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Diabetes therapy initiation, intensification rates growing

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June 15, 2018

Lauren Gilstrap
Lauren G. Gilstrap

About a third of patients with uncontrolled diabetes have no prescribed antidiabetes medications and about 15% are prescribed inadequate medications; however, rates of initiation and intensification of diabetes therapies increased between 2008 and 2015, according to a study published in Diabetes Care.

Although individual patient characteristics accounted for less than 10% of variation in treatment, higher HbA1c level, lower drug copays and more frequent office visits were associated with greater likelihood of initiating or intensifying therapy, according to the researchers.

“We are better at starting and up-titrating antidiabetic [therapy] than we were a decade ago,” Lauren G. Gilstrap, MD, MPH, fellow in cardiovascular medicine at Brigham and Women’s Hospital and research fellow in the department of health care policy at Harvard Medical School, told Endocrine Today. “In this study, we found that two-thirds of people who were newly initiated on antidiabetic therapy and four-fifths already on therapy had it up-titrated within 6 months of an elevated HbA1c of at least 8%.”

Researchers used data compiled between 2008 and 2015 from a nationally representative commercial insurer to assemble a cohort of U.S. adults with a baseline HbA1c of at least 8%. Researchers then divided patients into two groups. The initiation cohort consisted of 9,799 individuals who had no prescription for an antidiabetic drug for at least 6 months prior to the baseline HbA1c, whereas the intensification cohort was made of 10,941 individuals who were prescribed a stable dose of one noninsulin antidiabetic drug during that time. Researchers used multivariable logistic regression to calculate the rates of initiation and intensification. Measurable baseline patient characteristics — including age, sex, socioeconomic status, geographic region, population density and comorbidities — were considered to determine whether these factors played a role in variation of treatment patterns in both the initiation or intensification of antidiabetic therapy.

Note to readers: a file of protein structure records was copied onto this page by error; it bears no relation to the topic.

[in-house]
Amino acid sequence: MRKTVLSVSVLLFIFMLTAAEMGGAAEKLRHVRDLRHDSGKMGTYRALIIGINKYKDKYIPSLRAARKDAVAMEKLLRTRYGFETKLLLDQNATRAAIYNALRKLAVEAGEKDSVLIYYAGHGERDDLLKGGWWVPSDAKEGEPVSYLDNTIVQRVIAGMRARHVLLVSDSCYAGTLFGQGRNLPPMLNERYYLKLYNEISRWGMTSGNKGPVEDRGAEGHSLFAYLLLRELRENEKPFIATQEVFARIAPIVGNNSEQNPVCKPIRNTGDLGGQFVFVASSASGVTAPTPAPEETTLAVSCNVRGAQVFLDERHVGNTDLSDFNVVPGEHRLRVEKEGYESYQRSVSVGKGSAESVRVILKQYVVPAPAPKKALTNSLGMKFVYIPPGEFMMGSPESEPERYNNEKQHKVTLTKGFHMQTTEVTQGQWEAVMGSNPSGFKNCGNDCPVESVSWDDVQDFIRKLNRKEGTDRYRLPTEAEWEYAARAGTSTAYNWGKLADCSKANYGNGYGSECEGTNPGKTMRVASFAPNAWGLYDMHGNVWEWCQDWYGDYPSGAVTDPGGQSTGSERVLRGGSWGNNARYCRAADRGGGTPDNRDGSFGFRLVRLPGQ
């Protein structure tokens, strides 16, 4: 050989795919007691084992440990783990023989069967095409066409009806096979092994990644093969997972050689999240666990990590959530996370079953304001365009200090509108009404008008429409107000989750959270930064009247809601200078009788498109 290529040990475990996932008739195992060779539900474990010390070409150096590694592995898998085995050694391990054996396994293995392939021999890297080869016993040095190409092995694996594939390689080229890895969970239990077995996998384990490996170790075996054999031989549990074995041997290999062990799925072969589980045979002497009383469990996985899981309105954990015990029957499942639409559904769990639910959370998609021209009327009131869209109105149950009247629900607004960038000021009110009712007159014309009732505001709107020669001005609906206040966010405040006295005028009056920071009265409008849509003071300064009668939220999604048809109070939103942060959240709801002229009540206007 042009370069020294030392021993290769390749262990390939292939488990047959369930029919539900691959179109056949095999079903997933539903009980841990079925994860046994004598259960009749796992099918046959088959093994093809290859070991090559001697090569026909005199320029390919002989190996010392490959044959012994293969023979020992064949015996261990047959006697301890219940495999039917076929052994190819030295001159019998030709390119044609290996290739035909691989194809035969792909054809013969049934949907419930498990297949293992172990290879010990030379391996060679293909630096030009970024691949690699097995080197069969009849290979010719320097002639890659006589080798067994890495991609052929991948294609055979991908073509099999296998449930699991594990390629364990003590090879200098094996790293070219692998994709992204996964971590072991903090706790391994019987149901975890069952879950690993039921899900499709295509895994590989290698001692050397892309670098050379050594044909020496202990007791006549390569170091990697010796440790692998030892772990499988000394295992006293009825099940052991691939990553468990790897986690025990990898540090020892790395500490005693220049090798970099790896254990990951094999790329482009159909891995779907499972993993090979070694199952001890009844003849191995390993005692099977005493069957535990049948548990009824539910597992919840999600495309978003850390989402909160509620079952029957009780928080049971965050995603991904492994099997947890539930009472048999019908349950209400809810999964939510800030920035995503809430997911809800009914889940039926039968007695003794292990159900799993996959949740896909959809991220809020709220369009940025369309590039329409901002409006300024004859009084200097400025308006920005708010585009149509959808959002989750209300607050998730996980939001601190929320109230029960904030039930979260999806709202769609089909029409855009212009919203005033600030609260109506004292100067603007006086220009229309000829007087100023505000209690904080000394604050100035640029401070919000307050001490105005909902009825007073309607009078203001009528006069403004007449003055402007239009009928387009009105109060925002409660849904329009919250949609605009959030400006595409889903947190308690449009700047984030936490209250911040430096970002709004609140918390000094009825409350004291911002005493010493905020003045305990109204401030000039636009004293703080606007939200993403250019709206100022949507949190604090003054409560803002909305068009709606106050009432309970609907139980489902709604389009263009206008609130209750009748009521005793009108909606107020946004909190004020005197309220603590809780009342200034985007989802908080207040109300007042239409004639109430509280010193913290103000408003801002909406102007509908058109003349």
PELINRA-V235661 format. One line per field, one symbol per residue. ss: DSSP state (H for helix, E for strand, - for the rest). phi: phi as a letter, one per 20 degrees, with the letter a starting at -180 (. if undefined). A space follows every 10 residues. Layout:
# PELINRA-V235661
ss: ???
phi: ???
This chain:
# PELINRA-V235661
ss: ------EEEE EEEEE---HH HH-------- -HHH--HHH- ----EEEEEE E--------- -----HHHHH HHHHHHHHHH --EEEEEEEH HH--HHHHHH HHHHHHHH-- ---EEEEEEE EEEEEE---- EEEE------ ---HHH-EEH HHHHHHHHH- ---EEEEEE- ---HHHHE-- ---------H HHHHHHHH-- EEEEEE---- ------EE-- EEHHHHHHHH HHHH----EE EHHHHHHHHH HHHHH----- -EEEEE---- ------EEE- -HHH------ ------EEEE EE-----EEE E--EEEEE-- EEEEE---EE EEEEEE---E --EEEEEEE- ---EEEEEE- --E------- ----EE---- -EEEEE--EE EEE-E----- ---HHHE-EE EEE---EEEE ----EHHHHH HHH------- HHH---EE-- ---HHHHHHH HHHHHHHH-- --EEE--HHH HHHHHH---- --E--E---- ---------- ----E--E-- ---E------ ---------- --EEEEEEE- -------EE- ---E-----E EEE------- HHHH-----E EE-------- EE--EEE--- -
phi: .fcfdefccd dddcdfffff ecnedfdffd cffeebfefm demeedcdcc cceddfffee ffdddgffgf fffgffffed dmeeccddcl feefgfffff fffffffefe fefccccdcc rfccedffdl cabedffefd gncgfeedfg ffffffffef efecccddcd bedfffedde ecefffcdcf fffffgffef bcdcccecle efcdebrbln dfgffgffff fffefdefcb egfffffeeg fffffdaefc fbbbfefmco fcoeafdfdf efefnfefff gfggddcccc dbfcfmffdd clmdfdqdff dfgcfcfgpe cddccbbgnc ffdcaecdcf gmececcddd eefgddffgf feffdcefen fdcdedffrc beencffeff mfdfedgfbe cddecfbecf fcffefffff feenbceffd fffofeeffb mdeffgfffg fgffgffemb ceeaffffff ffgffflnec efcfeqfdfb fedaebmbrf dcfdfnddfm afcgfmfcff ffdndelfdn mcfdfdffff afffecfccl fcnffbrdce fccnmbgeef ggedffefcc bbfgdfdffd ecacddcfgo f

Among the initiation cohort, 63% of patients received an antidiabetic drug within the 6 months following the HbA1c test. Most initiation occurred within the first 3 months of the test (84%). The rate of initiation increased by 20% between 2008 and 2015 (49% to 69%; P < .01).

Among the intensification cohort, 82% of participants had diabetes therapy intensified within 6 months following the elevated HbA1c test, with the most intensification also occurring within the first 3 months (89%). The rate of intensification increased by 10% between 2008 and 2015 (76% to 86%; P < .01).


Researchers also determined that the average generic drug copayment was lower for patients who initiated therapy than those who did not ($9.66 vs. $10.23; P < .001) and lower among those who intensified therapy compared with those who did not ($9.37 vs. $9.85; P < .001). Therapy initiation was associated with more frequent office visits within 6 months (OR = 1.15; 95% CI, 1.12-1.17), as was intensification of therapy (OR = 1.1; 95% CI, 1.08-1.13).

Furthermore, each percentage increase in index HbA1c was associated with a greater likelihood of initiating diabetes therapy within 6 months (OR = 1.15; 95% CI, 1.12-1.18) or of intensifying therapy (OR = 0.97; 95% CI, 0.95-0.98).

Researchers concluded that the rates of initiation and intensification did not vary significantly based on patient characteristics (which explained 7.96% and 7.35% of the variation, respectively).

“There is still room for improvement,” Gilstrap said. “We believe [these] observations provide clues as to where and how additional progress can be made in this area.” – by Melissa J. Webb

For more information:

Lauren G. Gilstrap, MD, MPH, can be reached at

Disclosures: The study was funded in part by grants from Merck Sharpe & Dohme and the Pharmaceutical Research and Manufacturers of America.



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